Walk Two Moons

742238

NEWBERY MEDAL WINNER – 1995

Walk Two Moons

by Sharon Creech

Age: 10 +

Interests: mystery, family, death, grandparents, friendship, first love, divorce

HarperCollins: 1994

280 pages, 44 chapters

Also by this author: Ruby Holler, Absolutely Normal Chaos, Chasing Redbird, Bloomability, The Wanderer, Love That Dog, Heartbeat, Replay, Hate That Cat

Salamanca Hiddle is a country girl transplanted to the city just as she’s trying to make sense of the loss of her mother. She embarks on a lengthy road trip with her eccentric grandparents, and when they ask her to tell them a story she launches into the saga of her new friend Phoebe. Phoebe’s life was thrown into turmoil when her mother abruptly left, and Phoebe’s imagination went into immediate overdrive. Refusing to believe her mother would leave, she decides she was kidnapped, and her suspicion turns to her next-door-neighbour and the bodies she may have buried in her garden. As Sal tells Phoebe’s story, she gains new insights into her own sense of loss and grief. And as the car nears their destination, the city where Sal’s mother is, Sal finally accepts that her mother is really never coming back.

A road trip story with some really amusing characters: Gram and Gramps are quite hilarious, and Sal’s own first stirrings of love for a boy in her class are really funny. The Hiddles also have their own way of expressing themselves, and Sal’s narrative voice is always entertaining. The tone is light and comedic to balance some heavy themes: a miscarriage is graphically related, a disturbing memory for Sal and one that unhinged her mother for a long time after. The fate of her mother is only told near the end of the book – she perished in a horrific bus accident. And near the very end her Gram suffers a stroke and dies rather suddenly. Tragedy touches nearly every peripheral character – Mrs. Cadaver witnesses the death of her husband, Ben’s mother is mentally ill and no longer knows him.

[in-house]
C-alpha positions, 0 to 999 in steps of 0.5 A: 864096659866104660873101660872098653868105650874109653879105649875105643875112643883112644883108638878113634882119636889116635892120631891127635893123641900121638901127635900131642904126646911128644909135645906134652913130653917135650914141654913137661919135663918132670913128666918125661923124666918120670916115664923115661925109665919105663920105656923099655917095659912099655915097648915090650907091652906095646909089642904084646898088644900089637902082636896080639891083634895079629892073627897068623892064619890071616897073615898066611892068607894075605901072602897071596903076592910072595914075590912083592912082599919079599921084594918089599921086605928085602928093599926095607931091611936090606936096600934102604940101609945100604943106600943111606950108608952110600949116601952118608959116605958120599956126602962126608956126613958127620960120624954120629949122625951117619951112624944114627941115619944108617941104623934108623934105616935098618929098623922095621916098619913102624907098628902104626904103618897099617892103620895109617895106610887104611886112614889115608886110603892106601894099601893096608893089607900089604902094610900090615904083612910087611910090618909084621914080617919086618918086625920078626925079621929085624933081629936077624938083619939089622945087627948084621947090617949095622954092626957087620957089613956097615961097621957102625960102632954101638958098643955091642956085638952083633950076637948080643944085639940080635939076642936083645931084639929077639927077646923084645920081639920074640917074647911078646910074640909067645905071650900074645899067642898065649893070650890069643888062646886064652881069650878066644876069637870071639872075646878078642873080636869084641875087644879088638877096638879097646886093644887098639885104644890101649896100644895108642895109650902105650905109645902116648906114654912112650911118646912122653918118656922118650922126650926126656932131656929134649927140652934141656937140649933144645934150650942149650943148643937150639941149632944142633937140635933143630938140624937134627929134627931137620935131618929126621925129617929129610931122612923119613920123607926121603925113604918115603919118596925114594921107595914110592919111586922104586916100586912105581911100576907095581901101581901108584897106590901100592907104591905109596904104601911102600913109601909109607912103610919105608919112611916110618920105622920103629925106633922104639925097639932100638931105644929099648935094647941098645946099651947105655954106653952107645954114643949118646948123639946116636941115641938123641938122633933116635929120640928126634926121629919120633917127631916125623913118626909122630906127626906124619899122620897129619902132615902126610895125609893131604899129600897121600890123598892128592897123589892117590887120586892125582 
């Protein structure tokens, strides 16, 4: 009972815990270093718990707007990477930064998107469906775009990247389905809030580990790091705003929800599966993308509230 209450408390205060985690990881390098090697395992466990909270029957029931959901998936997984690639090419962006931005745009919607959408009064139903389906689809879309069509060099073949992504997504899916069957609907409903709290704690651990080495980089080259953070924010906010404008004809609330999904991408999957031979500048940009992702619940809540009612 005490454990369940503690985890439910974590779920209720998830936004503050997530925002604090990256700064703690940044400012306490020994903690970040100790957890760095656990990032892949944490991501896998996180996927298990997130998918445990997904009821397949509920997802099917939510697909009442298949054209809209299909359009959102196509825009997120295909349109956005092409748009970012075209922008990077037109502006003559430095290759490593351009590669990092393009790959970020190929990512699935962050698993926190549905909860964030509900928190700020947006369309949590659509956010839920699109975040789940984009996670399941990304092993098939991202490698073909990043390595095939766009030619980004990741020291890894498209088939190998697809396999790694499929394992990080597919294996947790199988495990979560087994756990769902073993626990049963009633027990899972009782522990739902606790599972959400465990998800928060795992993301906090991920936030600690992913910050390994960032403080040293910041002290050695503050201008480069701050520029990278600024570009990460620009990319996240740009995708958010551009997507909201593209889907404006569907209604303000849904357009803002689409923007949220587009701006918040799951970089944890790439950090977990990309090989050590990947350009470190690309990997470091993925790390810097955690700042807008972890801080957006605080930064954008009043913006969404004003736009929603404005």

This is a well written and entertaining book – I read it in one sitting, going late into the night – but it did feel a little cluttered, packed full of event and detail. It’s richly layered to the point of distraction. And the surprise twist that Sal’s mother is actually dead was telegraphed several times; I would think most readers would figure it out long before the ending.

I was immediately reminded of Creech’s Carnegie Medal winner Ruby Holler, which also features incorrigible children and loving, eccentric grandparents. Kate diCamillo’s Flora and Ulysses also addresses family breakup and trauma with equally quirky characters but much more magic and superpowers.

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All writings posted here are © Kim Thompson, unless otherwise indicated. For all artwork on this site, copyright is retained by the artist.